In their fourth-quarter conference calls, REIT executives had one common refrain—2011 will be better than the surprisingly strong 2010. But when it came to stepping out on a ledge with their 2011 predictions, most management teams were subdued.
“They’re setting modest, manageable expectations for the year,” says Haendel St. Juste, an analyst with Keefe, Bruyette & Woods (KBW), an investment banking and security brokerage firm based in New York. “They’re basing their outlook on a job or economic outlook that doesn’t assume much acceleration from the current pace.”
Some companies pushed the envelope more than others. Alexandria, Va.-based AvalonBay Communities established 2011 mid-year Funds From Operations (FFO) guidance of $4.63 compared to analyst predictions of $4.45 (though aggression is obviously in the eye of the beholder, as the company came in lower than KBW's estimates).
Andrew J. McCulloch, an analyst for Newport Beach, Calif.-based Green Street Advisors thinks many companies have pulled back on rent growth estimates. “The forecasted change in market rents for 2011 feels a little conservative,” McCulloch says.
Other companies, such as Palo Alto, Calif.-based Essex Property Trust took some questions from analysts about why their guidance wasn’t more aggressive, according to Paula Poskon. She says these companies have an argument for being conservative though. "If job growth happens but happens later in the year or closer to end the year, it won’t be early enough to impact the full-year [guidance],” she says. “In that case, they will be spot on.”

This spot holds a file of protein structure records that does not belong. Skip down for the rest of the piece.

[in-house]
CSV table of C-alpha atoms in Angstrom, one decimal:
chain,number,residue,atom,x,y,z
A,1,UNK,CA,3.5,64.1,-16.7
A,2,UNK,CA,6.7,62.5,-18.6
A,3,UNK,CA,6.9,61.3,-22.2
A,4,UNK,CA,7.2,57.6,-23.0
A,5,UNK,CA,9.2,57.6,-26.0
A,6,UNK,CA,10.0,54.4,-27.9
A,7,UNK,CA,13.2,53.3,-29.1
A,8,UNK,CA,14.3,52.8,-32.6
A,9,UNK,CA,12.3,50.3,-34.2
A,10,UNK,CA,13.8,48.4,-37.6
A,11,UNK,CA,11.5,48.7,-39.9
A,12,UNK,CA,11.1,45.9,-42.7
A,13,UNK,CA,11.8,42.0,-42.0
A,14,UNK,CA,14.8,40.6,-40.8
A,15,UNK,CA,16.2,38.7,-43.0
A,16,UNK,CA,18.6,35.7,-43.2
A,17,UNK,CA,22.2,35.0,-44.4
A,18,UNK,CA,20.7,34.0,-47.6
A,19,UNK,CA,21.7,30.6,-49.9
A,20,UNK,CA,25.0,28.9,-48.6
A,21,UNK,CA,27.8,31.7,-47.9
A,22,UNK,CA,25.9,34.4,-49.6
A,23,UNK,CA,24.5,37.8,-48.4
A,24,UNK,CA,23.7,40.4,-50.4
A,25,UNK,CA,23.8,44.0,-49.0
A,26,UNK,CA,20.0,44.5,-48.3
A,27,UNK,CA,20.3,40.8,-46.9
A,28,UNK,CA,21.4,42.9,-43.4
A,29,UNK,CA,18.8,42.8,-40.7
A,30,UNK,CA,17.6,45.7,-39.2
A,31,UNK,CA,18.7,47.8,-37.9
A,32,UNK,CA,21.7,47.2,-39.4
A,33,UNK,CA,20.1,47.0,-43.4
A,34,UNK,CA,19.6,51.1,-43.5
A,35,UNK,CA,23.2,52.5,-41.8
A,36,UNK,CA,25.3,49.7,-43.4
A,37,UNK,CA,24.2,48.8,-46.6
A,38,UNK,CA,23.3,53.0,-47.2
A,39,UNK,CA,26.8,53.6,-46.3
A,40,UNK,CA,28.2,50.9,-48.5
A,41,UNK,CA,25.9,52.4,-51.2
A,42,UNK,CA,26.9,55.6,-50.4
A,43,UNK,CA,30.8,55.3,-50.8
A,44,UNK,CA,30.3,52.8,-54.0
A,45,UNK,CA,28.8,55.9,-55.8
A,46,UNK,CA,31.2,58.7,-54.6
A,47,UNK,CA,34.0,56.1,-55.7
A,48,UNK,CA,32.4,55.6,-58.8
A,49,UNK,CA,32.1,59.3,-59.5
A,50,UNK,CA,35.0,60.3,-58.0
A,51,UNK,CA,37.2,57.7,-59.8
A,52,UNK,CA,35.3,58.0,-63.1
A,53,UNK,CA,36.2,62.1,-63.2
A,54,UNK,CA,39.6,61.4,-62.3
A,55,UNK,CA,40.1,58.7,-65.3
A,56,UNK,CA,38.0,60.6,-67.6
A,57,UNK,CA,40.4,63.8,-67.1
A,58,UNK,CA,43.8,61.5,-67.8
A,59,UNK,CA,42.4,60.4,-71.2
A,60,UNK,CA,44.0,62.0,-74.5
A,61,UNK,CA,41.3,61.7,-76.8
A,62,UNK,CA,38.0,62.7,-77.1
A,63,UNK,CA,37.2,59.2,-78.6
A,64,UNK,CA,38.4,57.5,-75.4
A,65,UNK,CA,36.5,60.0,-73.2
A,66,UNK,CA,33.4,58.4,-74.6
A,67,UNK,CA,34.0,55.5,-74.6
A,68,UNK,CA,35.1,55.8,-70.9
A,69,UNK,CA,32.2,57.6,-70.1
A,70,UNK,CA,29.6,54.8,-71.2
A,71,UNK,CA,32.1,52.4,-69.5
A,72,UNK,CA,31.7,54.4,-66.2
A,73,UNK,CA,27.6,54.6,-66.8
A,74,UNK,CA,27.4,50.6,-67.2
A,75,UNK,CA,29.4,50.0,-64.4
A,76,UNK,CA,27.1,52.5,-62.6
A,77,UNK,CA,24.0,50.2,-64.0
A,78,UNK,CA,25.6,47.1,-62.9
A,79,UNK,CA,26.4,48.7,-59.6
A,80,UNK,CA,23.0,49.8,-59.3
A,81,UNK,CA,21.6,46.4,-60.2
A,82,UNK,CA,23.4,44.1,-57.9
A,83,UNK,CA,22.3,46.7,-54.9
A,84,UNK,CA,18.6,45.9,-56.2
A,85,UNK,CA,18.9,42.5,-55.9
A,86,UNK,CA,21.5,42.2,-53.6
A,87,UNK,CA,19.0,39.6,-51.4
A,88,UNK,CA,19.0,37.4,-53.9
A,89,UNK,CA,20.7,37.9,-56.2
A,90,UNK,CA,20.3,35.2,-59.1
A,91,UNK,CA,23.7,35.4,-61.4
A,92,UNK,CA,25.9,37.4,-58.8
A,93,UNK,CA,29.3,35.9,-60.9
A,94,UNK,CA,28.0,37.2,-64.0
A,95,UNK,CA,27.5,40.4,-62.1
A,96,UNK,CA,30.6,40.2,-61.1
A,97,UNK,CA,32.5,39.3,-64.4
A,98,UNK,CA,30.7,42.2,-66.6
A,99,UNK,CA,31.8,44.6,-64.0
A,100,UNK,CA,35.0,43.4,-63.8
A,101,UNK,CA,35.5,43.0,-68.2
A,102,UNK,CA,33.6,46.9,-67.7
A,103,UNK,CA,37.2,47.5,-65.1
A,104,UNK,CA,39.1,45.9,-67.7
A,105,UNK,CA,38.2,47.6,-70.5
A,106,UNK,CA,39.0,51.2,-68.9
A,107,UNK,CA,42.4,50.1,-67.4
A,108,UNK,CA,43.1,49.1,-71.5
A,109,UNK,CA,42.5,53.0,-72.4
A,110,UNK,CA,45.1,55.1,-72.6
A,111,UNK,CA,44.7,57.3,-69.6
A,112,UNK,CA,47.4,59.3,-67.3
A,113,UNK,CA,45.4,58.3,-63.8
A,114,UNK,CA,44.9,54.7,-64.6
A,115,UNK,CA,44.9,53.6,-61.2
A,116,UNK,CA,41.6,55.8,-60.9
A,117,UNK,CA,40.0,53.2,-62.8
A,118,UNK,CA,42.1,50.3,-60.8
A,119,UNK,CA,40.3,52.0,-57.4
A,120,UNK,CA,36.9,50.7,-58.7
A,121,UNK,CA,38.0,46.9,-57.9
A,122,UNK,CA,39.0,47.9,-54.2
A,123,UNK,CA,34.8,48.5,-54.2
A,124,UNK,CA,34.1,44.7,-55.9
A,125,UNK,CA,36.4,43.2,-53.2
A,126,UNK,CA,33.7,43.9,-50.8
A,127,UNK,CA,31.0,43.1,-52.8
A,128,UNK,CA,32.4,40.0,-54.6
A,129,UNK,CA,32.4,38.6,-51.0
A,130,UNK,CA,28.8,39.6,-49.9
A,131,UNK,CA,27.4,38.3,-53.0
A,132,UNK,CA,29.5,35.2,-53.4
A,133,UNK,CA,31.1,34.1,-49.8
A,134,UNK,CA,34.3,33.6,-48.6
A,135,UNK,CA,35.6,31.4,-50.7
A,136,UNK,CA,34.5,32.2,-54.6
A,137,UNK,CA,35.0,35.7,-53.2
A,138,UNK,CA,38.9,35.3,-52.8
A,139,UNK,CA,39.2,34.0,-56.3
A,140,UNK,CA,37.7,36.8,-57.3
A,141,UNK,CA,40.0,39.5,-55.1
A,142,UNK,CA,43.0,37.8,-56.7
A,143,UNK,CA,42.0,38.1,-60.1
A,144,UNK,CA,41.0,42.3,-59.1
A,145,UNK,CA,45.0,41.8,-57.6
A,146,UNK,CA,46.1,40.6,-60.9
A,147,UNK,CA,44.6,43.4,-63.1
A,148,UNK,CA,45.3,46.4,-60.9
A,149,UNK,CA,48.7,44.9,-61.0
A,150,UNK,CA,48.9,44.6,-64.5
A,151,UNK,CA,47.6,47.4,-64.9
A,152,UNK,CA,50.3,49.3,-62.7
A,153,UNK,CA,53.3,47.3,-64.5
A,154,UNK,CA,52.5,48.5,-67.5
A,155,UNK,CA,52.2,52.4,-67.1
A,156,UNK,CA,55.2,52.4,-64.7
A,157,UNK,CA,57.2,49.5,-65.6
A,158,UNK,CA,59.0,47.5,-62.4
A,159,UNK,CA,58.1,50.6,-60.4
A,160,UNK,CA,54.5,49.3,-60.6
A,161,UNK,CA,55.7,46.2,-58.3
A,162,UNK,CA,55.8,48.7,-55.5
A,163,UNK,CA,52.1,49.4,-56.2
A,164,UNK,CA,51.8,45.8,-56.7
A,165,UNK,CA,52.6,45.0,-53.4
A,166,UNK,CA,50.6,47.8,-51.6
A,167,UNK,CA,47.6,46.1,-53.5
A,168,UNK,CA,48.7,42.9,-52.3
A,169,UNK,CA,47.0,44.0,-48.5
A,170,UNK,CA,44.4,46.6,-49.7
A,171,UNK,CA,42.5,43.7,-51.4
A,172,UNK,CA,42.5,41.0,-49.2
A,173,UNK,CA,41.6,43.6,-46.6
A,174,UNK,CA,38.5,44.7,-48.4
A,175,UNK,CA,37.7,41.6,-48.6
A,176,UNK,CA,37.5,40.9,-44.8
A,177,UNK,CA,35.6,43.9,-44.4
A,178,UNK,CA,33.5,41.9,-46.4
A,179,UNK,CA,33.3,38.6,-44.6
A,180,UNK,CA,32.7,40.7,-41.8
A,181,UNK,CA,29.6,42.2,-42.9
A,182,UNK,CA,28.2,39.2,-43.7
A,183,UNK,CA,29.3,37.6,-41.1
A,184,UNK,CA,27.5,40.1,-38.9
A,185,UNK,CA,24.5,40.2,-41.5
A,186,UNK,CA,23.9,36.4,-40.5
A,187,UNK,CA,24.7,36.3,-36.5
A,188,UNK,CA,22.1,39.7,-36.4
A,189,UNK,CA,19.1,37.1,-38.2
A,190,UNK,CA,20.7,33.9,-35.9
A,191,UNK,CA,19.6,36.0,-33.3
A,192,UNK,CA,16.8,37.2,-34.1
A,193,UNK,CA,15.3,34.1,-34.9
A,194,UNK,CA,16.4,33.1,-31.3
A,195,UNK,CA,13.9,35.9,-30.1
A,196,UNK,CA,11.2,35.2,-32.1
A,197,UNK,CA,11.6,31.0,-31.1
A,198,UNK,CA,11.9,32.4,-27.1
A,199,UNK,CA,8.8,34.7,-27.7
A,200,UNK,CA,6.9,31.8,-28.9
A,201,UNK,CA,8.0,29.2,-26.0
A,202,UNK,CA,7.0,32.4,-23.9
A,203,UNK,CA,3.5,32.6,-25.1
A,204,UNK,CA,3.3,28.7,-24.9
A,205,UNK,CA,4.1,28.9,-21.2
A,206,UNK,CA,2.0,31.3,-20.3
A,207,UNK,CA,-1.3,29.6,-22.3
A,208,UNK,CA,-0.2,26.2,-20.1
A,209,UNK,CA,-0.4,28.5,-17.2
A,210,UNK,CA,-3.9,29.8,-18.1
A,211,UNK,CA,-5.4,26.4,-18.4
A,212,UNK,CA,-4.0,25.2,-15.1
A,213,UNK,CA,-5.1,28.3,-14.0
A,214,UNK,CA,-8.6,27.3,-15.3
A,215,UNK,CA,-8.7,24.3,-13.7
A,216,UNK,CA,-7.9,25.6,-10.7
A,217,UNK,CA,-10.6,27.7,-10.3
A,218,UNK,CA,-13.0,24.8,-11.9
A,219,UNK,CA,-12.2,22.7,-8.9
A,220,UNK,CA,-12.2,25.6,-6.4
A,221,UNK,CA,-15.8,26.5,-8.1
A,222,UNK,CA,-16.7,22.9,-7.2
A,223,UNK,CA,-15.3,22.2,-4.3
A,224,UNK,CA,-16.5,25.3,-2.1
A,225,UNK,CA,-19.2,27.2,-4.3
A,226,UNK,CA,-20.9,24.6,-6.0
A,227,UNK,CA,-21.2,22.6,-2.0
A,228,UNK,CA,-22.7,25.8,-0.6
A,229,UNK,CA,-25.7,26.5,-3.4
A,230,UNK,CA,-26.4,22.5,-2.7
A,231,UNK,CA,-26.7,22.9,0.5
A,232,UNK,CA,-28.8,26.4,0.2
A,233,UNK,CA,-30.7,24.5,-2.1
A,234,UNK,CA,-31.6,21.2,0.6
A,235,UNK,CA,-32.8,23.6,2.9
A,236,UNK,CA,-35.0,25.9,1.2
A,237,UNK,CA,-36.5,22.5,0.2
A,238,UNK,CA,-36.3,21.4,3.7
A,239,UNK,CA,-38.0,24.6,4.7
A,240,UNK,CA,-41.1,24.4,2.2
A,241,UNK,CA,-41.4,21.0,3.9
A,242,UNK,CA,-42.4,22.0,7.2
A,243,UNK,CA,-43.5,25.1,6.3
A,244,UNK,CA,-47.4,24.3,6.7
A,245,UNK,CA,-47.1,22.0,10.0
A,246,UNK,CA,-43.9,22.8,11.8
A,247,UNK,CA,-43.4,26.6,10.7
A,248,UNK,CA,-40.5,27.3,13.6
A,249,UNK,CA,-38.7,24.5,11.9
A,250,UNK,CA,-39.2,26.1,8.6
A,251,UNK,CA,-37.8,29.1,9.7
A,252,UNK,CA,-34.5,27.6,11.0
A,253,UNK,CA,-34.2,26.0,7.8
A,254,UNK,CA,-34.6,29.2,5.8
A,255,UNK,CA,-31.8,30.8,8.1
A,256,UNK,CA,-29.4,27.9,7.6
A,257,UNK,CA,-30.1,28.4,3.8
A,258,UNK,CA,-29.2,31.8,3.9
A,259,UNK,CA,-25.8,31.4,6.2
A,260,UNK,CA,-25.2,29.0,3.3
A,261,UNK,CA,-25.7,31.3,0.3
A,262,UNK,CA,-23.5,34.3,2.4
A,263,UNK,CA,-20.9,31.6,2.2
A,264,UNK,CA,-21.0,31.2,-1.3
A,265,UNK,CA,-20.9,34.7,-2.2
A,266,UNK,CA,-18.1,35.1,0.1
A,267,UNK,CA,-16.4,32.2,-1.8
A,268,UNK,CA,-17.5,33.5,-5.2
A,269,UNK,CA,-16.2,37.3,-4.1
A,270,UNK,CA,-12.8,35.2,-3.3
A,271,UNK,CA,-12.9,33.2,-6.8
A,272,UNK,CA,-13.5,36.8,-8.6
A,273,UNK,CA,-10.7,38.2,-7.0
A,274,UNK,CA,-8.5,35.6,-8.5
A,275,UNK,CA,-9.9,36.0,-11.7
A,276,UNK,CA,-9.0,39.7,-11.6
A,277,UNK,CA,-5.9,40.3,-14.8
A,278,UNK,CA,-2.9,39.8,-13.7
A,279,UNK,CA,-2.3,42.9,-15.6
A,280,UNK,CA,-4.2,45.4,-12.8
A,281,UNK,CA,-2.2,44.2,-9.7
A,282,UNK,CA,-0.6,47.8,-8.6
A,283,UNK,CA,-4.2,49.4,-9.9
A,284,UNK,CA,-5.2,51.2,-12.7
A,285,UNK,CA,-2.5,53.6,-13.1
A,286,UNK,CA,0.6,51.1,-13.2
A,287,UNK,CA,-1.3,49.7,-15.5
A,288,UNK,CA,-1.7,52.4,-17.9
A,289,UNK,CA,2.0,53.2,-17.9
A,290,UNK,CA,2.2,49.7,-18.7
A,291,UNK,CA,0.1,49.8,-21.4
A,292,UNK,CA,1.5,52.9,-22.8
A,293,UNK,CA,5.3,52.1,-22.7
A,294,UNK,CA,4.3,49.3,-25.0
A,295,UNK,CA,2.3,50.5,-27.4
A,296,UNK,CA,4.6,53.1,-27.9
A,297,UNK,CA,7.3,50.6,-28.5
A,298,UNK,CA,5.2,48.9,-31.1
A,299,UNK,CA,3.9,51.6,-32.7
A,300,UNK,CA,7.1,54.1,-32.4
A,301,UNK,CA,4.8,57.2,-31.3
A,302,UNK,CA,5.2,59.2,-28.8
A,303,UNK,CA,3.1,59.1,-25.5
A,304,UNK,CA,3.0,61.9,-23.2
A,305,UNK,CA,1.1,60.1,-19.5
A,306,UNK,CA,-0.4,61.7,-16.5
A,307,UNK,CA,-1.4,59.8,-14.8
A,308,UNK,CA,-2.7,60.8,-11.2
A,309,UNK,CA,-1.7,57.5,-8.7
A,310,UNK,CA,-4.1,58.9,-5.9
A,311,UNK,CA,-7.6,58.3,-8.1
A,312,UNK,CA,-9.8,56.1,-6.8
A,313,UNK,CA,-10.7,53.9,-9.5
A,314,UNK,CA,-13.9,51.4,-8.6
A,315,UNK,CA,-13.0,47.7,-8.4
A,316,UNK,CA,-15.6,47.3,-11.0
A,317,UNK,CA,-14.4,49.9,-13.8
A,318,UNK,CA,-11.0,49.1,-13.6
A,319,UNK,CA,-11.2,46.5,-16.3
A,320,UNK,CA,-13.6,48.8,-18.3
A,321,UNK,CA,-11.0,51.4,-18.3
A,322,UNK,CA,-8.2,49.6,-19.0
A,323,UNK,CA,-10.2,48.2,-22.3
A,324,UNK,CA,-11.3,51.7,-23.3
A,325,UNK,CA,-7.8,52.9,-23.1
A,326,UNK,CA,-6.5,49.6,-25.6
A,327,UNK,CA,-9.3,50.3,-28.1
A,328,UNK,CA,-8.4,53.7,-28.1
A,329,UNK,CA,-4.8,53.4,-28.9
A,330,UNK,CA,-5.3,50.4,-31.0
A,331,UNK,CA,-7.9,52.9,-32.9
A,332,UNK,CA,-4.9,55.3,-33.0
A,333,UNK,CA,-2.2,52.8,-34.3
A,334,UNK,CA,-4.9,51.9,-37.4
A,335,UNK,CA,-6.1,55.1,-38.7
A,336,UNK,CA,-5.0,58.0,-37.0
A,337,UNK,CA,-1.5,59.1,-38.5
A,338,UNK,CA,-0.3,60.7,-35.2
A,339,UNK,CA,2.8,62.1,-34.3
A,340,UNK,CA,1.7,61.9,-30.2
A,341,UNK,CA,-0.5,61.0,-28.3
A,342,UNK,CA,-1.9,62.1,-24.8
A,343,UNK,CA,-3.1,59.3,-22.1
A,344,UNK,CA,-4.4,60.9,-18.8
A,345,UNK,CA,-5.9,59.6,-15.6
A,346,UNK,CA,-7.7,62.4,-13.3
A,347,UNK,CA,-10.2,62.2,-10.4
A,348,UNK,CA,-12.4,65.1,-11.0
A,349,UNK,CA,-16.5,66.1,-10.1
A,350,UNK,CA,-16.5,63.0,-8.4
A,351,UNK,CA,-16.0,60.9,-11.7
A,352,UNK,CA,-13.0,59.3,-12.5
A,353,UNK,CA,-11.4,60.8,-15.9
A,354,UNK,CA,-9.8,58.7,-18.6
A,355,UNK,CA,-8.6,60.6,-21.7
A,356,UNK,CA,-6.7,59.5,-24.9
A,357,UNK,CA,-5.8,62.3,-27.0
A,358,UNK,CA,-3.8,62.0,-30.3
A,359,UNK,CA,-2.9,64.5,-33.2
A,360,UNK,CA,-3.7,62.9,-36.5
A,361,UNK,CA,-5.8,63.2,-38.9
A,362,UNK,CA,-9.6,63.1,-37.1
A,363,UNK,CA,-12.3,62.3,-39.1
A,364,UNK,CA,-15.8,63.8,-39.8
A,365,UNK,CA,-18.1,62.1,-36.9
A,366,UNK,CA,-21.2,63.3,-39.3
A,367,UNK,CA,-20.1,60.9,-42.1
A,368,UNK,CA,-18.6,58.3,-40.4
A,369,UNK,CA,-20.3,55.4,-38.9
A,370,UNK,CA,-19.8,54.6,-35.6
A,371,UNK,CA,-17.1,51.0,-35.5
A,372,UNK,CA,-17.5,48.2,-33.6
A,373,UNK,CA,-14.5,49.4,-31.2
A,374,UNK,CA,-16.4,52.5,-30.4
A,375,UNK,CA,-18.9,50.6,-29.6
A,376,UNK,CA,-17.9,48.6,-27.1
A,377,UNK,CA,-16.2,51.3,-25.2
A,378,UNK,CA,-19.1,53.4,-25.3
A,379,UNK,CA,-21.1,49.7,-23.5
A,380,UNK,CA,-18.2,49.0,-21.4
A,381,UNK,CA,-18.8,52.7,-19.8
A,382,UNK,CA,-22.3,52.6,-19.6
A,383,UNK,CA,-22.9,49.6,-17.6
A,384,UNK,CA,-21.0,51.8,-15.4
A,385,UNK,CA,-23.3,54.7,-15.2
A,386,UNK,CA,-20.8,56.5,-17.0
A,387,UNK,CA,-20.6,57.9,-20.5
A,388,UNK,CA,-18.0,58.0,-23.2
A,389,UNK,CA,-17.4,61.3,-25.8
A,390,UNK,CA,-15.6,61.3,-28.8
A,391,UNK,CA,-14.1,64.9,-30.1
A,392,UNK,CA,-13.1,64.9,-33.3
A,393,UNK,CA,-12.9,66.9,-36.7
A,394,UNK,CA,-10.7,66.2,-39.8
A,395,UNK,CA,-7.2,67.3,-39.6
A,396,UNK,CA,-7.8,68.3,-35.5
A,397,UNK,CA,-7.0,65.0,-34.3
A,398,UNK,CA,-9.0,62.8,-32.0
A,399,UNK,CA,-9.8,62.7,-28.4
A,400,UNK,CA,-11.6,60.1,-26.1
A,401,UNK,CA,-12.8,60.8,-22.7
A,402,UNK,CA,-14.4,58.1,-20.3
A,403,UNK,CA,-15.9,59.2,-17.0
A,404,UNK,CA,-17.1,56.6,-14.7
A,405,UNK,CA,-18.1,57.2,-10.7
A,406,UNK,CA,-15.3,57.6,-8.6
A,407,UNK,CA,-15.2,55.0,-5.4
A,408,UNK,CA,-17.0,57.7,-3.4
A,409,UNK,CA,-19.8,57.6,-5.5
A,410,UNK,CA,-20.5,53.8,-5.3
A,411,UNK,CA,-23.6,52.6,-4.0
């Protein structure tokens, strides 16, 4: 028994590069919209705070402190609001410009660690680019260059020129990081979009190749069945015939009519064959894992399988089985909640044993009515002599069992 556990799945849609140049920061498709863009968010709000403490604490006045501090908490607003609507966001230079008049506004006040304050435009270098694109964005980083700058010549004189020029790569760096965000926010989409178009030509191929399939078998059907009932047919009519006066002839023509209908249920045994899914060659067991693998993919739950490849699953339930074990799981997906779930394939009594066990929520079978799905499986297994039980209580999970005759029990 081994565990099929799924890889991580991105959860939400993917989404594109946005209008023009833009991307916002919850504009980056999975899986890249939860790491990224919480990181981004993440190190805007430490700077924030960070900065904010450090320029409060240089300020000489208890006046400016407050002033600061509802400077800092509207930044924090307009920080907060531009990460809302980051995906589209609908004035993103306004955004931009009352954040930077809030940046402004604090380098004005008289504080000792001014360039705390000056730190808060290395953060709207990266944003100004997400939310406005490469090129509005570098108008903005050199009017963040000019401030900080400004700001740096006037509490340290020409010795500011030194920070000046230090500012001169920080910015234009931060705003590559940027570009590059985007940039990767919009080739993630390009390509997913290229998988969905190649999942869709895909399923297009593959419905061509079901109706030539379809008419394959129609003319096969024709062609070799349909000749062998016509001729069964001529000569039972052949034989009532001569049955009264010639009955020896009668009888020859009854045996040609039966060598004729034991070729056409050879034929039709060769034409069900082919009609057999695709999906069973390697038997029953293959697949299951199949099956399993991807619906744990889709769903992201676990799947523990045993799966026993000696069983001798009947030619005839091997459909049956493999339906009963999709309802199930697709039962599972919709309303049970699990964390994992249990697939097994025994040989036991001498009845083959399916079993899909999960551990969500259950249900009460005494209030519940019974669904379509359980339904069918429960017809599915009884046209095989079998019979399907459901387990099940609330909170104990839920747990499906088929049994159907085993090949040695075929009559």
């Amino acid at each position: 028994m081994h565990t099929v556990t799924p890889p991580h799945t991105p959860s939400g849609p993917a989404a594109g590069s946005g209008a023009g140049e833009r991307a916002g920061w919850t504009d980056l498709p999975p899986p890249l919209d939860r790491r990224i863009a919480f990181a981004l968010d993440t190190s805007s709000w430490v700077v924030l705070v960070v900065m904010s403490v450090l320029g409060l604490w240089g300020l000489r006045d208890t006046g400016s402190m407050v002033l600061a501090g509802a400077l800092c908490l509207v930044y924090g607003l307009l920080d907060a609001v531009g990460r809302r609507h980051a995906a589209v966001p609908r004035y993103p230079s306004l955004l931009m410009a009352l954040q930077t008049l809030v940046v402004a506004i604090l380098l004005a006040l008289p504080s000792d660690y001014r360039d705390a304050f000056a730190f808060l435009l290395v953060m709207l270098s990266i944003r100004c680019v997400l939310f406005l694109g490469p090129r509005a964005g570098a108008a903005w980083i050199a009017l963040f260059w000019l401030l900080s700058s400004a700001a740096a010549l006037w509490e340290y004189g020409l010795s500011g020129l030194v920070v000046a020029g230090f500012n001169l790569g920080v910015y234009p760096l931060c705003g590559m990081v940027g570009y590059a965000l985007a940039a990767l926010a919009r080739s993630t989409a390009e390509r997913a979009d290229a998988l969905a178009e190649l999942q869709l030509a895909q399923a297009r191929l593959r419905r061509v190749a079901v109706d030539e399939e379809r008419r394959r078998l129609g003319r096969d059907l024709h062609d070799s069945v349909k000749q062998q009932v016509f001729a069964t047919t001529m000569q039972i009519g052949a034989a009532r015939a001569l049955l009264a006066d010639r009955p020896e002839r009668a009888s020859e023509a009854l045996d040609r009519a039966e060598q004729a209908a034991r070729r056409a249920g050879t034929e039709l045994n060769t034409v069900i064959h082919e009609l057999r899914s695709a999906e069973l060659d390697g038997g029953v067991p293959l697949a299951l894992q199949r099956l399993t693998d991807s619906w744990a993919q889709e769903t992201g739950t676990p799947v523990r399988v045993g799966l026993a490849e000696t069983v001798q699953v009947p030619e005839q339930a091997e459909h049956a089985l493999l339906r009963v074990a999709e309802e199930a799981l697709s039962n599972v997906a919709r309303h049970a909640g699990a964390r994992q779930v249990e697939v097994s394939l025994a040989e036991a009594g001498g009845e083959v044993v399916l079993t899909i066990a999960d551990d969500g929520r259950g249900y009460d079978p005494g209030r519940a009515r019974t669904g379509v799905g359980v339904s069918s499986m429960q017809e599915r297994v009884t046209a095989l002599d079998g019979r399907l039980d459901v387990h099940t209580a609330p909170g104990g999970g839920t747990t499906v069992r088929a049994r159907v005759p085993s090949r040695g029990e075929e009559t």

Here are three other analyst predictions post-fourth-quarter calls:
Acquisitions are getting harder. REITs were big buyers in 2010, but some analysts detected a feeling that acquisitions are harder. “There's a desire to pursue external growth on the acquisition side, but its challenging,” St. Juste says. “There’s a lot of money out there. Companies want to do deals but there’s skepticism about the ability to do deals at a price they’re willing to pay.”
Dispositions could be coming. REITs see the capital amassing to buy multifamily and will continue to take advantage of that. “I think we’ll see more REITs culling the bottoms of their portfolios,” Poskon says. “Given cap rate compression, the spread between the best and worst assets is narrow. Some of the REITs will take advantage of that and cull the bottom of their portfolio, given that NOIs are recovering in 2011.”
Dividends shake loose. Denver-based AIMCO recently raised its dividends and Highlands Ranch, Colo.-based UDR has continued to raise its dividends. After cutting dividends during the downturn, REITs have turned the corner in the recovery. “Dividend increases will continue to roll throughout the year,” St. Juste says.